There’s also another thing worth considering, the question of who benefits. From the Union of Concerned Scientists’ Food and Environment website we learn that, “Most infections of E. coli O157:H7 come from eating undercooked, contaminated ground beef. Meat becomes contaminated in the slaughterhouse, and the bacteria are easily spread when meat is ground in the processing plant. Studies have shown that about half the cattle in feedlots carry this pathogen during summer months.” Worse yet, because of the willy-nilly use of antibiotics among modern herds, the strain borne by beef cattle is increasingly antibiotic-resistant.
Now the target of the spinach purge has been organically raised produce, at a time when it is claiming a bourgeoning segment of the market. Conventional growers, as well as the powerful beef industry, have plenty of friends in Washington. Since large agribusinesses have a vested interest in maintaining their own market share, while meat processors would rather we knew as little as possible about where our hamburger comes from, having organic vegetables transformed into a villain is welcome news to both.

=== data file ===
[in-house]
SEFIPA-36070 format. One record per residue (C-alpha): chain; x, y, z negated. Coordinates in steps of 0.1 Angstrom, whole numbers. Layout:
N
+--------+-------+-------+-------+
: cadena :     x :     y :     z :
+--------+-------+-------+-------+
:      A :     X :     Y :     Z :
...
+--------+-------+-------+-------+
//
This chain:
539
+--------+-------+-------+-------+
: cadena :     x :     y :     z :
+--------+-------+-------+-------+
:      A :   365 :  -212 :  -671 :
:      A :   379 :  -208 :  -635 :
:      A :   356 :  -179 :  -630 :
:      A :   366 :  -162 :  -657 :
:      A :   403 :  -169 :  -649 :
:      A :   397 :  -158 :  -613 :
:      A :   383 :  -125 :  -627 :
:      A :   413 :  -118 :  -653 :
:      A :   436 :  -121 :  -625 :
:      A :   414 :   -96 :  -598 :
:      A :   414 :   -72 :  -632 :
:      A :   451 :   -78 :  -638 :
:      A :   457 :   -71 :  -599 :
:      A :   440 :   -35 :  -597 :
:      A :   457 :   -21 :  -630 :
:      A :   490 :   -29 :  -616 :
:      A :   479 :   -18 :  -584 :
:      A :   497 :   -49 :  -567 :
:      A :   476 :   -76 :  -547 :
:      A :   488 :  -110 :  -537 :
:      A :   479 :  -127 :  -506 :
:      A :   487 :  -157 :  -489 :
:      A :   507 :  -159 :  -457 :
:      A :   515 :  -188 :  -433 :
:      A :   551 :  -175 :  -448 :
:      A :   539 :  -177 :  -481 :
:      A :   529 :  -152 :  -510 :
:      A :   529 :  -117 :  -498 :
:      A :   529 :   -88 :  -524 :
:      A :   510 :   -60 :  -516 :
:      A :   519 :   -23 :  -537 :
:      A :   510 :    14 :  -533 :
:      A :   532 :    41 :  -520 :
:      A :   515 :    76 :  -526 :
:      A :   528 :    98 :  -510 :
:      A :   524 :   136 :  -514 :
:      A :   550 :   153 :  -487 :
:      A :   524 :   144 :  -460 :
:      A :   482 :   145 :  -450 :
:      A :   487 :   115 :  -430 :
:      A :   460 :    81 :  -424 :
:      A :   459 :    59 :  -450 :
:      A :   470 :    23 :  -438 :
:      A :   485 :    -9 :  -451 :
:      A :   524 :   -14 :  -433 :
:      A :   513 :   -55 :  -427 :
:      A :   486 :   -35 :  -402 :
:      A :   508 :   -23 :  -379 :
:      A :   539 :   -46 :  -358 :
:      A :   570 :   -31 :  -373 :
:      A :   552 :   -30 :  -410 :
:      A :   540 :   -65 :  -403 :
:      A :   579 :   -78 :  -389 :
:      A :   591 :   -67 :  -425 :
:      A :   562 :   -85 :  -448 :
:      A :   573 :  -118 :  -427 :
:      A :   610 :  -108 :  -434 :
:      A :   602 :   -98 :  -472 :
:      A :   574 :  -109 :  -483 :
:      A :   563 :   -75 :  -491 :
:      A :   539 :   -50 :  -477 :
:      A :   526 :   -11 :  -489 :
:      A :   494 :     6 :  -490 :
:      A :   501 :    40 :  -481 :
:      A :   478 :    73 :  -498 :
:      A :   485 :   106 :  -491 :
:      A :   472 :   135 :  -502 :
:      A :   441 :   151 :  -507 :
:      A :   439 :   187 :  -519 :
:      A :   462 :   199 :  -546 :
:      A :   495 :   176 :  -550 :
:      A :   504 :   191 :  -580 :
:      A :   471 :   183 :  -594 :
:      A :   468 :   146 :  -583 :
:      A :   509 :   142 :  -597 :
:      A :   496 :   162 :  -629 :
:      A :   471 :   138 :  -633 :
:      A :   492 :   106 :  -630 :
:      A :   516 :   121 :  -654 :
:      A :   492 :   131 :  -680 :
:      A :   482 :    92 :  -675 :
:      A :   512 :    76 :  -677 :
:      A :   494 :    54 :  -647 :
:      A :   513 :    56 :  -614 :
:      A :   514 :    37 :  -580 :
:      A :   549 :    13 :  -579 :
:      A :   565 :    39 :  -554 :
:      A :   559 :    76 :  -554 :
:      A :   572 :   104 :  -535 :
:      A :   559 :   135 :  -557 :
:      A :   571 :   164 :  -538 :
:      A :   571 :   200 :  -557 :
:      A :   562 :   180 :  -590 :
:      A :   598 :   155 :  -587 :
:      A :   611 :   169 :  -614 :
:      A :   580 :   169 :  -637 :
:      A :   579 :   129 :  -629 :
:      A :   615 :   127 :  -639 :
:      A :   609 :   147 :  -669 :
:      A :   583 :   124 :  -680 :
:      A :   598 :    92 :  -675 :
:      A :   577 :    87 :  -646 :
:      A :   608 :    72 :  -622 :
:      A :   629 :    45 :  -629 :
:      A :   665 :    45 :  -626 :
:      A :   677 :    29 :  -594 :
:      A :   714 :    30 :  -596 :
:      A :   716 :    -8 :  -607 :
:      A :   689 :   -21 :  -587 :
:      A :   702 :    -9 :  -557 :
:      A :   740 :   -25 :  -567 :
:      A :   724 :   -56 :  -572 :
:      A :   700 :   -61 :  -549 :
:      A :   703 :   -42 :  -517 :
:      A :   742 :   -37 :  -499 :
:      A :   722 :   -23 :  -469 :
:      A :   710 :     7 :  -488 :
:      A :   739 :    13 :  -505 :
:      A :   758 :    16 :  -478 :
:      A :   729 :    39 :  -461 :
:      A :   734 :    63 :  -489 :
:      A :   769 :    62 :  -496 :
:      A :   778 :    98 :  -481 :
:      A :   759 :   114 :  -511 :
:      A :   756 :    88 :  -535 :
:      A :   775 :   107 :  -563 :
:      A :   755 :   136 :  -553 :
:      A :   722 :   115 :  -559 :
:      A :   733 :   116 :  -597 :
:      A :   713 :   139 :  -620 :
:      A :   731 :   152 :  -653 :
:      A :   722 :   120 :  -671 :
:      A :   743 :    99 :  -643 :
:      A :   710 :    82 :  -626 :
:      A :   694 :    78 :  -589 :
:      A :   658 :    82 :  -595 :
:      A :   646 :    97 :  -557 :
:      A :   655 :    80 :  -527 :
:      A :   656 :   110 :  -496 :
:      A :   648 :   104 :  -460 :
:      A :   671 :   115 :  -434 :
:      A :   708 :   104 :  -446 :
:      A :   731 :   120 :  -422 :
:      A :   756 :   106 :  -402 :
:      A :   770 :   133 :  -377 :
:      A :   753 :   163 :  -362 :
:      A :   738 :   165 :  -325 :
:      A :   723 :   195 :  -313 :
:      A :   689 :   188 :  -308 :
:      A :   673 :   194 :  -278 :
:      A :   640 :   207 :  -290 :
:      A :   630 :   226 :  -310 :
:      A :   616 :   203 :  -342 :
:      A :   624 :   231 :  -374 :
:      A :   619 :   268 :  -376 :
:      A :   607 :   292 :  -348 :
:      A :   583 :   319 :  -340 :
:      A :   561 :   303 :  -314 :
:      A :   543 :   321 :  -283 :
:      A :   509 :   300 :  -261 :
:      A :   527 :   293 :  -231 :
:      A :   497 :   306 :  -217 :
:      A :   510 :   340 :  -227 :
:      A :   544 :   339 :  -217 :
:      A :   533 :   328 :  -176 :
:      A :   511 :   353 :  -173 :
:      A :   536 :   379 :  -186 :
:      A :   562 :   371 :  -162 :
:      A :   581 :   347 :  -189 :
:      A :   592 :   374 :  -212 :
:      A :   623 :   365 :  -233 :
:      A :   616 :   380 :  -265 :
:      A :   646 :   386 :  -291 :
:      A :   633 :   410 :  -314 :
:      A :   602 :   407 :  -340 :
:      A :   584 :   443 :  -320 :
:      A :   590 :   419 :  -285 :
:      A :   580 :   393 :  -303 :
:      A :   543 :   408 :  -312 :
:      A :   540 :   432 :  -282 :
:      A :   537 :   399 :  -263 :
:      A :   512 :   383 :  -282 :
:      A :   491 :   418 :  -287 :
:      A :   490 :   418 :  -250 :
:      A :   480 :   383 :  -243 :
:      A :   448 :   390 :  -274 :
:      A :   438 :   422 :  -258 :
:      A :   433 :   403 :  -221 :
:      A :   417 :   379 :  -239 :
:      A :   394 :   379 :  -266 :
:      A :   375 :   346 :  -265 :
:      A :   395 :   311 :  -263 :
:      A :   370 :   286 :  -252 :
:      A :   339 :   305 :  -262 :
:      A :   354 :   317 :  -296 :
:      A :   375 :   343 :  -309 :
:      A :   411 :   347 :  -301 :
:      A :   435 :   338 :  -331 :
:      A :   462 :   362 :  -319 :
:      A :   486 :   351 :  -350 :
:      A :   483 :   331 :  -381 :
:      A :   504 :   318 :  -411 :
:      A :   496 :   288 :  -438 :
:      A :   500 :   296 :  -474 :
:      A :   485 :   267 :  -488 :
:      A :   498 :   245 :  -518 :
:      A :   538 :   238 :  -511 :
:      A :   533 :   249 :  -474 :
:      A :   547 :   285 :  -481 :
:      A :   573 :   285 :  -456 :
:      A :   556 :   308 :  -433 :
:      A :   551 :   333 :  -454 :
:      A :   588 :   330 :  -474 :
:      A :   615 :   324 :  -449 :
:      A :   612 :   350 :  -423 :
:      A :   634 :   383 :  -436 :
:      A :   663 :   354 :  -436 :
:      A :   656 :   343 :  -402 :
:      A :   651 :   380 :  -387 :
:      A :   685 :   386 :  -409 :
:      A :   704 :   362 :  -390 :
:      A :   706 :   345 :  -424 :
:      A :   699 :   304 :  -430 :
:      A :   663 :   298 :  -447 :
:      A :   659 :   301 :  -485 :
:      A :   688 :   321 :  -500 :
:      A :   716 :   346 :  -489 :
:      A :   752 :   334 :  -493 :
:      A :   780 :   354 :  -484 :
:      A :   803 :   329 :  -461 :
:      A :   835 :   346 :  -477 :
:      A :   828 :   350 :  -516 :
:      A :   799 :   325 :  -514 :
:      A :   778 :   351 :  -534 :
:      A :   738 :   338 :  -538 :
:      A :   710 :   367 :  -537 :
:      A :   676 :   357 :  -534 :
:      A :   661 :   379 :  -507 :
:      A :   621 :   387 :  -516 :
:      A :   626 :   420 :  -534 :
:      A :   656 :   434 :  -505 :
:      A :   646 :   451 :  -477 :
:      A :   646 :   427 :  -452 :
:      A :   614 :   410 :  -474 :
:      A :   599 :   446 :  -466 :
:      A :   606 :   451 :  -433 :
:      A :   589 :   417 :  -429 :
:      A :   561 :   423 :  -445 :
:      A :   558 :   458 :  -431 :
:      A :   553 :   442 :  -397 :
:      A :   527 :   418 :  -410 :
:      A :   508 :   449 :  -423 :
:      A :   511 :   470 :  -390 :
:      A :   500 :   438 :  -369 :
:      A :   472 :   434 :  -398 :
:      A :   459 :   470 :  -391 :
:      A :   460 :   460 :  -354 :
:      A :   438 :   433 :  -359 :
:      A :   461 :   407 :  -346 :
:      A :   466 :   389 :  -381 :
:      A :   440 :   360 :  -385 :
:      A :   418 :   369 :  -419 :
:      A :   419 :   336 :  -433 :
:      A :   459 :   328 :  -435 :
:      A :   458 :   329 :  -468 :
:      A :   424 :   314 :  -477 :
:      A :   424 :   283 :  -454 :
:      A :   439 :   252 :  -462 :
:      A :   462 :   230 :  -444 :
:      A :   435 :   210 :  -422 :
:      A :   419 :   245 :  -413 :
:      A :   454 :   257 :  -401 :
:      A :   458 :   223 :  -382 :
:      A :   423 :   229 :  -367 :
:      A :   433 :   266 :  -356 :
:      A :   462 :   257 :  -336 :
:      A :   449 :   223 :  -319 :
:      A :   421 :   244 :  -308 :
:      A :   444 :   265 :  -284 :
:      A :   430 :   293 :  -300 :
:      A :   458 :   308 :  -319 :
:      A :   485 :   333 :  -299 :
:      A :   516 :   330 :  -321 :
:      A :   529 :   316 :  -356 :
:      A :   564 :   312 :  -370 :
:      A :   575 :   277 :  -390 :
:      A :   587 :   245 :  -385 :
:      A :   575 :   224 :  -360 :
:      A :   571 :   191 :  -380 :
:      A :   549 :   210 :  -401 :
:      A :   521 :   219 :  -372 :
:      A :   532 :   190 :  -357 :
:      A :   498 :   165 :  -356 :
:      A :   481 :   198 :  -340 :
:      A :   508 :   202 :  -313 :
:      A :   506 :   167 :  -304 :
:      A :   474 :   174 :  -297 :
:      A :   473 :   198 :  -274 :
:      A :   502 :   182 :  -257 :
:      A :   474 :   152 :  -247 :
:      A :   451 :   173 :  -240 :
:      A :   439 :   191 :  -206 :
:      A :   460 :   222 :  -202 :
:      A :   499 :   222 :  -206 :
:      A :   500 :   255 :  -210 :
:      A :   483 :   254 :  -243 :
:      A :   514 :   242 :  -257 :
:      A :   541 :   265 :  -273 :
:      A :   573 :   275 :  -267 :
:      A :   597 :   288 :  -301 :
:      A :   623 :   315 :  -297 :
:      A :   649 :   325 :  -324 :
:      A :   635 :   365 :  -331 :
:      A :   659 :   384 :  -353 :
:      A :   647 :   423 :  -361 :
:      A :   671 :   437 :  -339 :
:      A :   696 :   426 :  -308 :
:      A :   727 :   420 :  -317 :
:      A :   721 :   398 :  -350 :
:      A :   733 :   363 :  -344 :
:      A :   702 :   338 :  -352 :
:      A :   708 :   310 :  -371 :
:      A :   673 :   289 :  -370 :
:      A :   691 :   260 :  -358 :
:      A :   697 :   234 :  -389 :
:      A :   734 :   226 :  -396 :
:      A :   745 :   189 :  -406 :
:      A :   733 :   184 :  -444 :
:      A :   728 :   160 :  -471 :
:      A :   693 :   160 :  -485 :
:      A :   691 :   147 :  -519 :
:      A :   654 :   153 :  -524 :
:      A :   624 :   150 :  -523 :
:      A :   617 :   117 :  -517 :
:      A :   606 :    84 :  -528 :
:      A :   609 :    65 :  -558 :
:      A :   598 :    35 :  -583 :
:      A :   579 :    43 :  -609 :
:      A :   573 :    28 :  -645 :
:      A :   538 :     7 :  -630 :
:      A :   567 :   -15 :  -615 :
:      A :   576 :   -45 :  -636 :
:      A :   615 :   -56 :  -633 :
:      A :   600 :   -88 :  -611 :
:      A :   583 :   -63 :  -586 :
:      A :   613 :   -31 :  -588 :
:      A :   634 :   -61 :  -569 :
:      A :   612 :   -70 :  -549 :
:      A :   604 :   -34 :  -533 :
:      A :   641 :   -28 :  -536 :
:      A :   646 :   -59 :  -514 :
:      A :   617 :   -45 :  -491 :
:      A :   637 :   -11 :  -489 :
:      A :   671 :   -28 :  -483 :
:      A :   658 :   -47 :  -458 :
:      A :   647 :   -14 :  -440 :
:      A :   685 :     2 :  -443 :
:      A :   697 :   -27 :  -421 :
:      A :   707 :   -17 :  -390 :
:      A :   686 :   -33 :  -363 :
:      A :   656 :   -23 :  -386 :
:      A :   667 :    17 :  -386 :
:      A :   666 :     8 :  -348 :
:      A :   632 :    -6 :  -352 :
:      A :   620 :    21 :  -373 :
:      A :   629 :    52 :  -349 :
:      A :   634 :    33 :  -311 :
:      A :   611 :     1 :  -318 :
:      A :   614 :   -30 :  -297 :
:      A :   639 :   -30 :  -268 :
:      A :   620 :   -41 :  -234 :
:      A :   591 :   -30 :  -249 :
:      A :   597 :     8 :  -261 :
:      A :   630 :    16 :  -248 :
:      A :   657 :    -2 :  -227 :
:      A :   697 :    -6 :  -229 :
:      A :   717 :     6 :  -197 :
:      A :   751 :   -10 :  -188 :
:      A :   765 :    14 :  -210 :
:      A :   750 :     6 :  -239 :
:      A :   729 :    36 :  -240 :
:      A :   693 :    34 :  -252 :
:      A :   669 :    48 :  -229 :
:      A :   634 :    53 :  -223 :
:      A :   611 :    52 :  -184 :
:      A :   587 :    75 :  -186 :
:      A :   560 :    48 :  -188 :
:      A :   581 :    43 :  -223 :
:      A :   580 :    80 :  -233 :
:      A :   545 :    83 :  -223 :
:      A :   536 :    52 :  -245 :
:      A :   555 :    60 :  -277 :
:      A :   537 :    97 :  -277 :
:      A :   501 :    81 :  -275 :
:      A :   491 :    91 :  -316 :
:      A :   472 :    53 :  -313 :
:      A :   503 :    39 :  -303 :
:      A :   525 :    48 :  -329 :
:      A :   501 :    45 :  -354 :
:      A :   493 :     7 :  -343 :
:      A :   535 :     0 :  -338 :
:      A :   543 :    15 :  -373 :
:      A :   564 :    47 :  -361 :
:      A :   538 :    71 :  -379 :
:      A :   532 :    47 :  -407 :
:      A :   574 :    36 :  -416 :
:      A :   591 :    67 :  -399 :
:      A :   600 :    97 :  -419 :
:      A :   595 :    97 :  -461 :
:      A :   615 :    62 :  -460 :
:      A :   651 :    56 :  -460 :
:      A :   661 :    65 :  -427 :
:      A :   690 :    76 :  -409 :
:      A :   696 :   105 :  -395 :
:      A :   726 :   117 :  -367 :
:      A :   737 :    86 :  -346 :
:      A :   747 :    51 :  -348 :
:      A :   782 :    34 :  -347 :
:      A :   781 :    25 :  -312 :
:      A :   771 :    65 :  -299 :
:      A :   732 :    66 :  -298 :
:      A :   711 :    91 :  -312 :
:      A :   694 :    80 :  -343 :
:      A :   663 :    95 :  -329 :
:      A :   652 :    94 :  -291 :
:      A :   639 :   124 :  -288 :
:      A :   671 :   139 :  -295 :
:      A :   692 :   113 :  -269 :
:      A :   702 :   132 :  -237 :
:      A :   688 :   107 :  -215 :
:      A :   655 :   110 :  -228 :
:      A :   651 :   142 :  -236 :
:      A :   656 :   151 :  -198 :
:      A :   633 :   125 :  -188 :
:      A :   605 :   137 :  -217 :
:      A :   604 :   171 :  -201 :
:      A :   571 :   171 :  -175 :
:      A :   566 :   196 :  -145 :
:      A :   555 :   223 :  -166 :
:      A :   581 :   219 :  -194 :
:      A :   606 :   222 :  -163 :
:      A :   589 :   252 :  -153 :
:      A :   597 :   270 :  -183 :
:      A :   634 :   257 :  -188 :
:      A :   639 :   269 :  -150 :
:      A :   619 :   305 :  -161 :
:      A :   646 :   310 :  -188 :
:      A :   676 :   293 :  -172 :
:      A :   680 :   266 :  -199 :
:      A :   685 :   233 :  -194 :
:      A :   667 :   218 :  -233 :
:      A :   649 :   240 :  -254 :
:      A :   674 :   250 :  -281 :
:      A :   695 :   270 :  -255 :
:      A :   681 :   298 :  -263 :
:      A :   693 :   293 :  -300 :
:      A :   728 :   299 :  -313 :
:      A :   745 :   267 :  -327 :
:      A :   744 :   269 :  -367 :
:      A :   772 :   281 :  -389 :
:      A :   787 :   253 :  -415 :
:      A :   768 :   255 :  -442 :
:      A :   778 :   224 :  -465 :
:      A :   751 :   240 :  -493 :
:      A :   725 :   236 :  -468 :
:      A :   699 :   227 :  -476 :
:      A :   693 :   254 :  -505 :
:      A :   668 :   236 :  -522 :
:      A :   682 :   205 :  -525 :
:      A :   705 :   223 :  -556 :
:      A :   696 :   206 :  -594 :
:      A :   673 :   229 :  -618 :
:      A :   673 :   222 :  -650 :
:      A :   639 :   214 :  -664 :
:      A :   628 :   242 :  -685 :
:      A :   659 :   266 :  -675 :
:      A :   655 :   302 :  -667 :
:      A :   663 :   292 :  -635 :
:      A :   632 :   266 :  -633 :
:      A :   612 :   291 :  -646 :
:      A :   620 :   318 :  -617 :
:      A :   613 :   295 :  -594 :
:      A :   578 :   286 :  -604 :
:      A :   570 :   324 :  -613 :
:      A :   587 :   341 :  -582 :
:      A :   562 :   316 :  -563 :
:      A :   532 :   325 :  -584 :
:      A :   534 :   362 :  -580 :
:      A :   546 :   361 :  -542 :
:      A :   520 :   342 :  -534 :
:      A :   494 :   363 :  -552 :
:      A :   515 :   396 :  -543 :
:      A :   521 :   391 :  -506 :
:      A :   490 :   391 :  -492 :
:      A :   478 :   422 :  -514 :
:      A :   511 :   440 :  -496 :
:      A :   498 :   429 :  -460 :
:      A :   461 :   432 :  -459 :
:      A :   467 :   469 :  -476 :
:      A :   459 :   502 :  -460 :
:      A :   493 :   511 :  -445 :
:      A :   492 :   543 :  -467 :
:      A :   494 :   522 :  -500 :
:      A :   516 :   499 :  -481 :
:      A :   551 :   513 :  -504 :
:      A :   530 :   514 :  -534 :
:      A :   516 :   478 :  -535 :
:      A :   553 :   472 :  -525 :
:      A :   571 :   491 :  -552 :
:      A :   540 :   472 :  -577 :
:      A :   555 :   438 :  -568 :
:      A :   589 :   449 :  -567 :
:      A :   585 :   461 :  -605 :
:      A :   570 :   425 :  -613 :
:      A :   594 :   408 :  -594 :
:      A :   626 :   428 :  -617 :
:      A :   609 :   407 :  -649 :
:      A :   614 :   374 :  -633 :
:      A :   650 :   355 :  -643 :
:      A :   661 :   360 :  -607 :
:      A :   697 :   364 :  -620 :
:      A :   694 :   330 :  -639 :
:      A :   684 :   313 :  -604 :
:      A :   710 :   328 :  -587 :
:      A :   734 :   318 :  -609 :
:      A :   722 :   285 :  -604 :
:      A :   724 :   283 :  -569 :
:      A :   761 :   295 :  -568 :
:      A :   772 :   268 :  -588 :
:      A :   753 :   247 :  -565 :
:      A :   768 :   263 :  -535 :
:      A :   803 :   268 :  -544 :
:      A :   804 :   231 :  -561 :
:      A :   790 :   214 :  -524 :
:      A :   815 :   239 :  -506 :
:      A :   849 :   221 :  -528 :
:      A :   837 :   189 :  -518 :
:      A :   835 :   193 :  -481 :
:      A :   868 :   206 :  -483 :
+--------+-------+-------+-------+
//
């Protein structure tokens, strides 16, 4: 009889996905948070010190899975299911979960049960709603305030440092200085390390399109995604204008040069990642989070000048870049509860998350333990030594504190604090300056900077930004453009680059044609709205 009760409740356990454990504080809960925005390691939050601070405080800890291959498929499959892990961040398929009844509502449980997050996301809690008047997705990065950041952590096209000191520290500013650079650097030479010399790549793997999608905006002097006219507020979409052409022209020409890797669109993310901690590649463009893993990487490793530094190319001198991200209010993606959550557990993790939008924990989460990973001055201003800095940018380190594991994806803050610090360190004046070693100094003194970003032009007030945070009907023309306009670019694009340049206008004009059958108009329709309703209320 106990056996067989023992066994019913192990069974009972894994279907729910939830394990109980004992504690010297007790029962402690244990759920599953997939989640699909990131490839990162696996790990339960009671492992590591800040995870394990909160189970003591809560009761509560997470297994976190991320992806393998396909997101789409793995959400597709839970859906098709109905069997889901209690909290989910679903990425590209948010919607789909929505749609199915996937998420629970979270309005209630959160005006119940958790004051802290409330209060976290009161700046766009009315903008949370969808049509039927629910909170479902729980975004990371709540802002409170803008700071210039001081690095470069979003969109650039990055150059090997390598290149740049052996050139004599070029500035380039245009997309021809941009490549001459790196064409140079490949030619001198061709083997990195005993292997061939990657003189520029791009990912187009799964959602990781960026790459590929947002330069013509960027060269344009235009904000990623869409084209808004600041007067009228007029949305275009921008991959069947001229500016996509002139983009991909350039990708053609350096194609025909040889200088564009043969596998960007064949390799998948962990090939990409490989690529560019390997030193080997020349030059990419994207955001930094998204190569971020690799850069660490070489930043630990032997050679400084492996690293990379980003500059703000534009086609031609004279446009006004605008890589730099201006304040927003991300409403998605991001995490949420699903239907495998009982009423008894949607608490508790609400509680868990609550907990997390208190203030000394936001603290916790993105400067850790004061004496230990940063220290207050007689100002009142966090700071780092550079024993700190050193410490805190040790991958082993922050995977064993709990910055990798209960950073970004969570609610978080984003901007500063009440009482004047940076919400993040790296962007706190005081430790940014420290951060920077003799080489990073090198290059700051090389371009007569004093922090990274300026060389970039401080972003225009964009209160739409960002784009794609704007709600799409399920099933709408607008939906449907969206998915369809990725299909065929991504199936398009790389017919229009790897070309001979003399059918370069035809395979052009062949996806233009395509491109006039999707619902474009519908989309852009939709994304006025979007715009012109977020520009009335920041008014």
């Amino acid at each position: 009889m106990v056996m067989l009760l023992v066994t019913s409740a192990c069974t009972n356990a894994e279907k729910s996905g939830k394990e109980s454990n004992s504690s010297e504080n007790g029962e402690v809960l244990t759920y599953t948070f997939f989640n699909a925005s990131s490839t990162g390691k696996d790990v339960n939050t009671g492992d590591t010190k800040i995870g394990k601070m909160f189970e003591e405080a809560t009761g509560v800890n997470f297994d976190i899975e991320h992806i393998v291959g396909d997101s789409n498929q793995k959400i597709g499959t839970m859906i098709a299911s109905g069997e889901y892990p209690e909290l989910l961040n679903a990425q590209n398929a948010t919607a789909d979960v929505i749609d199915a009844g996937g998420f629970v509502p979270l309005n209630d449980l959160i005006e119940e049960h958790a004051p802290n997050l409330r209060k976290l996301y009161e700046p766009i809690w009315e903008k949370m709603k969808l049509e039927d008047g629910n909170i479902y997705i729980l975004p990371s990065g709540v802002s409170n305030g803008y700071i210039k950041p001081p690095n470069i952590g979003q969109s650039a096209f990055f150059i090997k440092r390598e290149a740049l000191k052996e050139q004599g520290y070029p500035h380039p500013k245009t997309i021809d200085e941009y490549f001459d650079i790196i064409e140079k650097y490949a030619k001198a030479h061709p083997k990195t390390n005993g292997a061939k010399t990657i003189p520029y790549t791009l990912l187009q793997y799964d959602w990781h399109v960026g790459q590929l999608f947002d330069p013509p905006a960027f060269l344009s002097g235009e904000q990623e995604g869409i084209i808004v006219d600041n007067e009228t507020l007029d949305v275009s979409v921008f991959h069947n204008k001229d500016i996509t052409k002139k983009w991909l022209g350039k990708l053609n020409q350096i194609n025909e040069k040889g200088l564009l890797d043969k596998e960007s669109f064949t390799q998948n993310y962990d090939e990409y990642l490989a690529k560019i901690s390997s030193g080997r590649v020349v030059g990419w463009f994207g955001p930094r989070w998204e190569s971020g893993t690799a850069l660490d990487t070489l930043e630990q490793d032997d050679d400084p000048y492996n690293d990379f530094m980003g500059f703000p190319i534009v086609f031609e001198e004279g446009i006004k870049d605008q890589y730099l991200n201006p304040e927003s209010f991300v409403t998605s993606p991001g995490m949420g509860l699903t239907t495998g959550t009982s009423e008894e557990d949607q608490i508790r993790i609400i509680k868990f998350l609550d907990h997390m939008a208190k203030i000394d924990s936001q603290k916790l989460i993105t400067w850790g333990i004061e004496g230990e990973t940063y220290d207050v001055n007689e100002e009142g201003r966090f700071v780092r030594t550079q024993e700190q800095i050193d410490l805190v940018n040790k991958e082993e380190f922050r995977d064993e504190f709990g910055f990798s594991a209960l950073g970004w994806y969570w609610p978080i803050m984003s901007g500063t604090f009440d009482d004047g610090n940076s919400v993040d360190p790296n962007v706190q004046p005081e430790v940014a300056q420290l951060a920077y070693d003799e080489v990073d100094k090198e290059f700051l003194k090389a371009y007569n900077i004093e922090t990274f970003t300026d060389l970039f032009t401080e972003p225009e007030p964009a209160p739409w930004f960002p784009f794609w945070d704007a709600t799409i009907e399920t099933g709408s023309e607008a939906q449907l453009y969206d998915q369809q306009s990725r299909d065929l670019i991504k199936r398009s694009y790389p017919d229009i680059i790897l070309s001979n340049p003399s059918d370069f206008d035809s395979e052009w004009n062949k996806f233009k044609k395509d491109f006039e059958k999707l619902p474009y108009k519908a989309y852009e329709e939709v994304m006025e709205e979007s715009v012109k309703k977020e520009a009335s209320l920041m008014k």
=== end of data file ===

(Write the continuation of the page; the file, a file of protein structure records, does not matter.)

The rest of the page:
So, is this an instance of a government on its toes, keeping us safe, or yet another overprotective effort by the nanny state? As we said, you decide.
Doug Hornig is a veteran journalist whose work has appeared in Business Week, Playboy, and more. He has written nine books and is the author of the Daily Resource column on www.KitcoCasey.com. He is a regular contributor to What We Now Know (WWNK) – a free bi-weekly e-letter from Casey Research covering trends in investments, geopolitics, the economy, health, and technology. This article originally appeared in WWNK, and is used here with the gracious permission of Casey Research, LLC. To sign up for a FREE subscription to WWNK, or to check out past editions in the WWNK archives, please visit www.caseyresearch.com.